1. Just a few comments to clarify some points in your post. Yes, indeed, I originally designed the Mirrix to be a tapestry loom. A year or so later I decided it would be an excellent bead loom. It's way stronger than a bead loom needs to be, but that can't be a bad thing. That being said, the Mirrix looms size 12 inches and larger can accommodate both bead and tapestry weaving because they include (as does the loom you are getting) a shedding device. The two smaller looms do not and are dedicated bead looms. The shedding device allows you to weave the beads in two different ways. You can use the traditional method, which requires you put one warp in each space in the spring. When you use the shedding device, that is when you use double warps. One of those sets of warps will be raised. You will insert your strung beads in between the raised and lowered warps, set them in place between the raised set up warp threads, and then pull them down into the V that has been created where those two sets of threads meet. Once this is done and you've pulled the thread through, you can "change the shed" by rotating the shedding device in the opposite direction.

    The loom you bought comes equipped with: four springs to accommodate a variety of setts, a shedding device, a couple of wrenches and the loom itself. It is not welded. Rather the parts are milled to fit inside each other. The loom is extremely sturdy and will not degrade or bend under tension. There is a lot of adjustment possible to allow for a range of length.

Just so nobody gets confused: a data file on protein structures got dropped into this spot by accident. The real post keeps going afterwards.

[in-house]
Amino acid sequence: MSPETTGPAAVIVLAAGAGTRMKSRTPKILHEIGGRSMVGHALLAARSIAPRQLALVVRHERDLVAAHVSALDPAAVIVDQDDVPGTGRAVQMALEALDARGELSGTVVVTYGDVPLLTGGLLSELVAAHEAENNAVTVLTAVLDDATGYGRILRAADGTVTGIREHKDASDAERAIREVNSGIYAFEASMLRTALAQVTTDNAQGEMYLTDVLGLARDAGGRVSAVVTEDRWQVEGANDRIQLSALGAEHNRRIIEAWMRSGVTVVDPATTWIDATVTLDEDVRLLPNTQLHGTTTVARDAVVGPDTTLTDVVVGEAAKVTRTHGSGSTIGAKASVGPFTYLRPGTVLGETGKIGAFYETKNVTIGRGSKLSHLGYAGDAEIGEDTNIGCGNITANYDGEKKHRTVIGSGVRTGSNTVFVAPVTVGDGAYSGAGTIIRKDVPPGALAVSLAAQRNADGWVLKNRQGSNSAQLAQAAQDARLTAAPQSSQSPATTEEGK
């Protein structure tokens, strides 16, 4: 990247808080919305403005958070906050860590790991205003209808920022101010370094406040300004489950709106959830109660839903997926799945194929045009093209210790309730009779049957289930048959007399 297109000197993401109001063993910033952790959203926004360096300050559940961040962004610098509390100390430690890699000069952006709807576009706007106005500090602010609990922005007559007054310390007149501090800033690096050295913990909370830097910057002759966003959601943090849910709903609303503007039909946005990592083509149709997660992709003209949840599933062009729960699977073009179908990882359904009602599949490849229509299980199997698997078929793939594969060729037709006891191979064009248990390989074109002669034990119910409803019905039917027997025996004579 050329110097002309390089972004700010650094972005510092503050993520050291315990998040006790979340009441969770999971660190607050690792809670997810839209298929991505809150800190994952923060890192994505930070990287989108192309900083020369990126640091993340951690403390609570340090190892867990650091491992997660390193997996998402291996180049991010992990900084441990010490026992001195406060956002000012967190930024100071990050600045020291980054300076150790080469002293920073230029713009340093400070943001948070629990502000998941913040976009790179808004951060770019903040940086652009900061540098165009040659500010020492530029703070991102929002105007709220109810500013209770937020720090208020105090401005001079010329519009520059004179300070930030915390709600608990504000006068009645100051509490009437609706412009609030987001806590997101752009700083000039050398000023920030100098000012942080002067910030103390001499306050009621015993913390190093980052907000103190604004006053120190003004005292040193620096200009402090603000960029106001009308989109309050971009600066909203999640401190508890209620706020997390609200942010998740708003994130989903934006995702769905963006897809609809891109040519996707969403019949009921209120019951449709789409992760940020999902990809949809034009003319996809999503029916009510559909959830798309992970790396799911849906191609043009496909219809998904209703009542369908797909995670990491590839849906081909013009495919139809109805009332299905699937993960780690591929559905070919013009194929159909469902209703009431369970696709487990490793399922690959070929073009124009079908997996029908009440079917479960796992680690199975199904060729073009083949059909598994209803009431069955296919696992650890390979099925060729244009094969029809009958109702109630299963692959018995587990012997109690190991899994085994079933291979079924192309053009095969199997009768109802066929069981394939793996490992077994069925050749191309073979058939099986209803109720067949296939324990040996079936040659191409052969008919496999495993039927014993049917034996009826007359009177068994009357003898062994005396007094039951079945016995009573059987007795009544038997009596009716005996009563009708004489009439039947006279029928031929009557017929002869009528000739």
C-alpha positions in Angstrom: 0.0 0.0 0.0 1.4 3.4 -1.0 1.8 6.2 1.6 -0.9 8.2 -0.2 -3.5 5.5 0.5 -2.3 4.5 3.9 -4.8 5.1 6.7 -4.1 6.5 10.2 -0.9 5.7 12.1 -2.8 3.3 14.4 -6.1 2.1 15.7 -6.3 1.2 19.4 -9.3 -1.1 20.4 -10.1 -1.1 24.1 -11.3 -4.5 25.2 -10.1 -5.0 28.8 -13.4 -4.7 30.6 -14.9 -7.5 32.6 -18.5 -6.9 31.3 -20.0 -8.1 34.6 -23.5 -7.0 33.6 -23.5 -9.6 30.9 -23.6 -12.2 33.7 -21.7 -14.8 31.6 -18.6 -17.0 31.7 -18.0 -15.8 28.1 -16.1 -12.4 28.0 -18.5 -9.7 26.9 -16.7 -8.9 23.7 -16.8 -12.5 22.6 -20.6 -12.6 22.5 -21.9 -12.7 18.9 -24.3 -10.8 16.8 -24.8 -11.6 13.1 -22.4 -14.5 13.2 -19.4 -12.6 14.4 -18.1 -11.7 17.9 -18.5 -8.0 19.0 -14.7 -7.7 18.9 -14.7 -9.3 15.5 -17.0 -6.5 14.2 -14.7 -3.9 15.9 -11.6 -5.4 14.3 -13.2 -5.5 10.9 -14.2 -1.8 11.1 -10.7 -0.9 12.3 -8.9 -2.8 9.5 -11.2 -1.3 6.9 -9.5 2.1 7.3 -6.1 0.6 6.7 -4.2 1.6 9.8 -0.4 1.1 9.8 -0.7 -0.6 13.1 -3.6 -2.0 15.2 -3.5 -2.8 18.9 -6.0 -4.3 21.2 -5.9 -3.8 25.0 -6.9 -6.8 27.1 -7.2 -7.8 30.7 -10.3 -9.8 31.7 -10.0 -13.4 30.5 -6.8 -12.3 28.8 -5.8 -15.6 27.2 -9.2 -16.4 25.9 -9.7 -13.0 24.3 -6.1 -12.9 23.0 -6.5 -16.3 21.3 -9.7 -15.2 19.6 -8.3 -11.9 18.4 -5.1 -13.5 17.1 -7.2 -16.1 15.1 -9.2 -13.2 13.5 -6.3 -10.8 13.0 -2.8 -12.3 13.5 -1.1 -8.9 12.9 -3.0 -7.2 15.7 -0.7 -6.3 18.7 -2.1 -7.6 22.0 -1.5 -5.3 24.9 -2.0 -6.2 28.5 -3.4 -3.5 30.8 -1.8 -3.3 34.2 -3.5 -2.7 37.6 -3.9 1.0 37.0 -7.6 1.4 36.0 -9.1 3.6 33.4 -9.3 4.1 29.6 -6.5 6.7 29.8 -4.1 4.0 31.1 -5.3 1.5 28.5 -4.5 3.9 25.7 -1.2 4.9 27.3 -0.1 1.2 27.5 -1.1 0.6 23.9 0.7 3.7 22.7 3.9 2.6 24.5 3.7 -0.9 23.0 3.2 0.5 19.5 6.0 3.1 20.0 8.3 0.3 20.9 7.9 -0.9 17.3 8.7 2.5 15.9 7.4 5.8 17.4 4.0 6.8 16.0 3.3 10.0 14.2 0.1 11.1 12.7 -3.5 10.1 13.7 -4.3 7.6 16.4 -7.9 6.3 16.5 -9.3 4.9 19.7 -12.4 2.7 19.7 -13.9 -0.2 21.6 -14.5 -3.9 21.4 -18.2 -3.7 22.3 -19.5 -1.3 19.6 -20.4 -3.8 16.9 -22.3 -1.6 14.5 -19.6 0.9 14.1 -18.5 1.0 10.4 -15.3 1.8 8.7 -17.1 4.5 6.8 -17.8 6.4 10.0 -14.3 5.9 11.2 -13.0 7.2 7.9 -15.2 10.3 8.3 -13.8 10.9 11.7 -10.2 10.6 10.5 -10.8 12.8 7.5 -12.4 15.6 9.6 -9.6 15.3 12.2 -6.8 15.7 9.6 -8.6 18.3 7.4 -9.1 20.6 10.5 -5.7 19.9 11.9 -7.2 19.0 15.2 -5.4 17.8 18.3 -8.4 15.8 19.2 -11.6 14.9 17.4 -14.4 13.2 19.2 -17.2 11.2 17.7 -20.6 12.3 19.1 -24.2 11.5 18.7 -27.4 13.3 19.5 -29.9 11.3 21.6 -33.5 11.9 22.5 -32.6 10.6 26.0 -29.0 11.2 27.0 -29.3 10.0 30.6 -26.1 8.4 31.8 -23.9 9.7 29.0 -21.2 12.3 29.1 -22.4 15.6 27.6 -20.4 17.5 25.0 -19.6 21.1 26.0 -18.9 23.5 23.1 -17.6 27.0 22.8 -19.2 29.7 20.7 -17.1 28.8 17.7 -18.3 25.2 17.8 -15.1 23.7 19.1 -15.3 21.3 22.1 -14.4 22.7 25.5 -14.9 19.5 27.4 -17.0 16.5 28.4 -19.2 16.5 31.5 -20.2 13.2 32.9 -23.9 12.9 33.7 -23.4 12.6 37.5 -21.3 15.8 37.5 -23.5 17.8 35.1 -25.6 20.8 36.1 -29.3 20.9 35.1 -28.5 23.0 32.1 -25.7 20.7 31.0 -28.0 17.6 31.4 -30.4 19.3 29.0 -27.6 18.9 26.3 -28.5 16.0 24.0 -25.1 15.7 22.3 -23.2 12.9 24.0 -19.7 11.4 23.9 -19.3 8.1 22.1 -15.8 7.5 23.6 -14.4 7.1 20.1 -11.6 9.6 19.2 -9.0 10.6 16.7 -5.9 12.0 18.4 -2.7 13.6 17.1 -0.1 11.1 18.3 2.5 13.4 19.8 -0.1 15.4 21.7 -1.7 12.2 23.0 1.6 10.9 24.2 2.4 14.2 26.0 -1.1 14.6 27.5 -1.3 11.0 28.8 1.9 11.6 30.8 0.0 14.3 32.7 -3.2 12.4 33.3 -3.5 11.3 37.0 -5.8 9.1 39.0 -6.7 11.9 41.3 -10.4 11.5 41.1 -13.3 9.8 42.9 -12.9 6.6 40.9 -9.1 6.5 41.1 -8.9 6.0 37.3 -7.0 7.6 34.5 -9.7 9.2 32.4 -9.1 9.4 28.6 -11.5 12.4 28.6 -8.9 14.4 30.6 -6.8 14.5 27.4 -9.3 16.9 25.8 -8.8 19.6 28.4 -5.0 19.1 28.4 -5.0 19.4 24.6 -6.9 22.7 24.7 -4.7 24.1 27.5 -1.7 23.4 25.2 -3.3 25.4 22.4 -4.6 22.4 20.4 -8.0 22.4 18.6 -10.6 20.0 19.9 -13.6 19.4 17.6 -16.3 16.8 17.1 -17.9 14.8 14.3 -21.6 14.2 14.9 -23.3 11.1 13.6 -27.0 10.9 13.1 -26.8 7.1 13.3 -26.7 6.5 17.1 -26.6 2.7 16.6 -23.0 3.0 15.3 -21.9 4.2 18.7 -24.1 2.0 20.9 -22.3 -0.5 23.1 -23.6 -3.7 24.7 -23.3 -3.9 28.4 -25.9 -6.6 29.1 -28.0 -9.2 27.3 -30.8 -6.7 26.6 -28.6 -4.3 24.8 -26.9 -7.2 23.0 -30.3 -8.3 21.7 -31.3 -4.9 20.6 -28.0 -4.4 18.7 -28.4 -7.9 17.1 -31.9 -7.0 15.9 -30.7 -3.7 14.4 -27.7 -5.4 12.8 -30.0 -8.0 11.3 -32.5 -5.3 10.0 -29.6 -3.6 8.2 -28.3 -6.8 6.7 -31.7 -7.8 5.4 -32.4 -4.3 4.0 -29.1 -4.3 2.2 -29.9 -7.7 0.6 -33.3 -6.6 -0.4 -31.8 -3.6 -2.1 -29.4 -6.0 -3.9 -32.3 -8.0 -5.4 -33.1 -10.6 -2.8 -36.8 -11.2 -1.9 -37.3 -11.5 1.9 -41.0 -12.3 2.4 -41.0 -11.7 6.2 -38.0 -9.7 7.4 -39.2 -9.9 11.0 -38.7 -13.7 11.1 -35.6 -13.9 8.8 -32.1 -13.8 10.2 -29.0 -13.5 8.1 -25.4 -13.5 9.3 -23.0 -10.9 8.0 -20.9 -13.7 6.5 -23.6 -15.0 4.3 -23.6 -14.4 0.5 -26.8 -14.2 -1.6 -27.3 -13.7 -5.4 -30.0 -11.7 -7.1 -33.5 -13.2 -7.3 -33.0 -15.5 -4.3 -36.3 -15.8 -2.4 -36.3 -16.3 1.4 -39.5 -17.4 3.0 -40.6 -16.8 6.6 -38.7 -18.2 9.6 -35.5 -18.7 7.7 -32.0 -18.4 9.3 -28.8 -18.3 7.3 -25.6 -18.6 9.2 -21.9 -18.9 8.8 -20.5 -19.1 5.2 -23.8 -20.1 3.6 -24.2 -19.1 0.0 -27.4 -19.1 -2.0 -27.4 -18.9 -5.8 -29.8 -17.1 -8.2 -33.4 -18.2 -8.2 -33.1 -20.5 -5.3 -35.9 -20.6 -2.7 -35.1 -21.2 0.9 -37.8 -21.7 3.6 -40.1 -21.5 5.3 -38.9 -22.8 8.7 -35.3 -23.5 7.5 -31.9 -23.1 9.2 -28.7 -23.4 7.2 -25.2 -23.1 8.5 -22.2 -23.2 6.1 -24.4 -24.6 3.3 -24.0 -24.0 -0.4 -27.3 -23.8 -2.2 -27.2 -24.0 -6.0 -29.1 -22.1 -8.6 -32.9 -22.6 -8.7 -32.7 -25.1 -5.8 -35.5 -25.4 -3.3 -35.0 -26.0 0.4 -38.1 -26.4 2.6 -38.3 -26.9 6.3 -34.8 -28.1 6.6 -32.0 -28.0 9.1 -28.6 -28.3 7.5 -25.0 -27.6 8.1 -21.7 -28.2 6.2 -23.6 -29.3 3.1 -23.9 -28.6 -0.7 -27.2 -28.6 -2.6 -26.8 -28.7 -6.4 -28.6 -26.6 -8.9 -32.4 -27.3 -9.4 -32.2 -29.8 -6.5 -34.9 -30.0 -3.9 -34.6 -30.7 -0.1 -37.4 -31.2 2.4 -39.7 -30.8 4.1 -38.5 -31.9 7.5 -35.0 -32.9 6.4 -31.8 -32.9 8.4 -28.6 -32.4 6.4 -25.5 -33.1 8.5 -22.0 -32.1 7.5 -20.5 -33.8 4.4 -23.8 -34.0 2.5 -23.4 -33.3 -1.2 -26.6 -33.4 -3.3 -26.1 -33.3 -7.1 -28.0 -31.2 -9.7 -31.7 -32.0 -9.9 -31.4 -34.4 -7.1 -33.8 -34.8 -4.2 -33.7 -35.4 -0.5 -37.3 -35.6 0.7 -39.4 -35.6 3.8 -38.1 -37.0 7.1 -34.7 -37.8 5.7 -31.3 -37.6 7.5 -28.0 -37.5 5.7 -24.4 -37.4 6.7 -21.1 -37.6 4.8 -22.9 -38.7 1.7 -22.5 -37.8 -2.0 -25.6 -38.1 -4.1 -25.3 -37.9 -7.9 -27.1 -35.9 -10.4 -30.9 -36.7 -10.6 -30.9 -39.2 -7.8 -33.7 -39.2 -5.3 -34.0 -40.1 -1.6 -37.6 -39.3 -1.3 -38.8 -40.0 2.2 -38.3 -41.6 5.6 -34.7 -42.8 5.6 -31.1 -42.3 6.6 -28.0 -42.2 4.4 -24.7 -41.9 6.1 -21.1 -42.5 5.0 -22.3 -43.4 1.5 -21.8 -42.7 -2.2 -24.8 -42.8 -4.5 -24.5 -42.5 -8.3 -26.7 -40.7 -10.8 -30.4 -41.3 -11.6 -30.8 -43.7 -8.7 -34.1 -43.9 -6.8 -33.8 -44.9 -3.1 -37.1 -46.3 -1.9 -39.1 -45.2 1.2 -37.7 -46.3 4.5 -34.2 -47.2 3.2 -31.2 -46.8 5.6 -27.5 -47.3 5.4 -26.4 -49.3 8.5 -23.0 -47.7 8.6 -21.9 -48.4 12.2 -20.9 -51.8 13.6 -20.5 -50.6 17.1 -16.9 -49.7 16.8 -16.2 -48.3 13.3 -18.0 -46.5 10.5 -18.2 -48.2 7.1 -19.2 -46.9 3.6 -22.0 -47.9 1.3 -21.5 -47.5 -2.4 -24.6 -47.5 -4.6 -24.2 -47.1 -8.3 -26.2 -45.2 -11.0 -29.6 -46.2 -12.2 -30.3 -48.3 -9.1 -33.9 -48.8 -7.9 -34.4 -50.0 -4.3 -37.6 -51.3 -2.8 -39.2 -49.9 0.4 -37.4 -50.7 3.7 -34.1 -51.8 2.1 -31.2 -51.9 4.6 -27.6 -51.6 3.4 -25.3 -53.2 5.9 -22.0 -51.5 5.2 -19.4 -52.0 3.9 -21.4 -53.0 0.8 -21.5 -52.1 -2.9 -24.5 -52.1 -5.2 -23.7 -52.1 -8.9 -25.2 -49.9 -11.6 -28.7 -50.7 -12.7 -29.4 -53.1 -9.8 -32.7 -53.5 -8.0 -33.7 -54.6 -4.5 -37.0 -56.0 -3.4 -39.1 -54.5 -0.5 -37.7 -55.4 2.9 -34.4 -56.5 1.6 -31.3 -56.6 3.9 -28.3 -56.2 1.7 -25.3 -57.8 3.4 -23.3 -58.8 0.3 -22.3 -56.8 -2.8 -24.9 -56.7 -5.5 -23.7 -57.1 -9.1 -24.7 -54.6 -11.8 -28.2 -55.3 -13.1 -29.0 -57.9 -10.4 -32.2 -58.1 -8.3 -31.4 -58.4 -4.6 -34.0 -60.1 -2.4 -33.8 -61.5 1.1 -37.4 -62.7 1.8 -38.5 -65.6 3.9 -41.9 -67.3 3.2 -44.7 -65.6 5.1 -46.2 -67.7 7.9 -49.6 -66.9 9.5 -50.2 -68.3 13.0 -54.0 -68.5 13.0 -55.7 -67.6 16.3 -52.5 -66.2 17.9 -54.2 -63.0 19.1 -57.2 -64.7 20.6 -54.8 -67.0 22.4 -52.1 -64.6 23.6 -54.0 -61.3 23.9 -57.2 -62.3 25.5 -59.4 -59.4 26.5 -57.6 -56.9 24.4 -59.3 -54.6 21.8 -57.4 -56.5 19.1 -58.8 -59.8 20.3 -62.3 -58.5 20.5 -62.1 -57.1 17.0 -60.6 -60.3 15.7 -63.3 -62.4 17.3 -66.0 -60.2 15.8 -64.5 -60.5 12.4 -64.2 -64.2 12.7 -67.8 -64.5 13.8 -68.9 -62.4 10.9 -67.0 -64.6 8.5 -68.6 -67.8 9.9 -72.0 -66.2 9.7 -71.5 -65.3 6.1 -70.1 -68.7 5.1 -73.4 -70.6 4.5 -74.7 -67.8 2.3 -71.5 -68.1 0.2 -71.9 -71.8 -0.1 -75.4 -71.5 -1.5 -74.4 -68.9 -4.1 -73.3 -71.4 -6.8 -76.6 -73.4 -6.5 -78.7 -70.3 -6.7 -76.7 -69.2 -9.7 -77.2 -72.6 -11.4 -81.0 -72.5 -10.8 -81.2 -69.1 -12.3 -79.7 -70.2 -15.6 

I am confused about the part where you talk about double wrapped threads and having to slip your hand in between those treads. I think you are referring to weaving with the shedding device. The device itself creates the space.

    The extra warp bar allows you to put on a shorter warp without waste on the back of the loom. However, some people prefer the extra length especially if they are doing longer pieces. The loom work can be rotated to the back of the loom to allow more length to be woven on the front.

    The extra bottom beam is great for when you are not using the shedding device and rather using the traditional style of weaving. It gives you a lot more space to put your hand when holding the beads in place.

    The accessories will arrive with the loom. When sold separately, accessories ship much faster than the loom, but when purchased together they arrive at the same time.

    I hope this helps!

    Claudia, president, Mirrix Looms

  2. Thank you very, very much for taking the time to clarify my post. I realize there is much to learn, and you seem to offer wonderful Customer Support, this comment being a prime example. I look forward to learning more about the Mirrix Looms!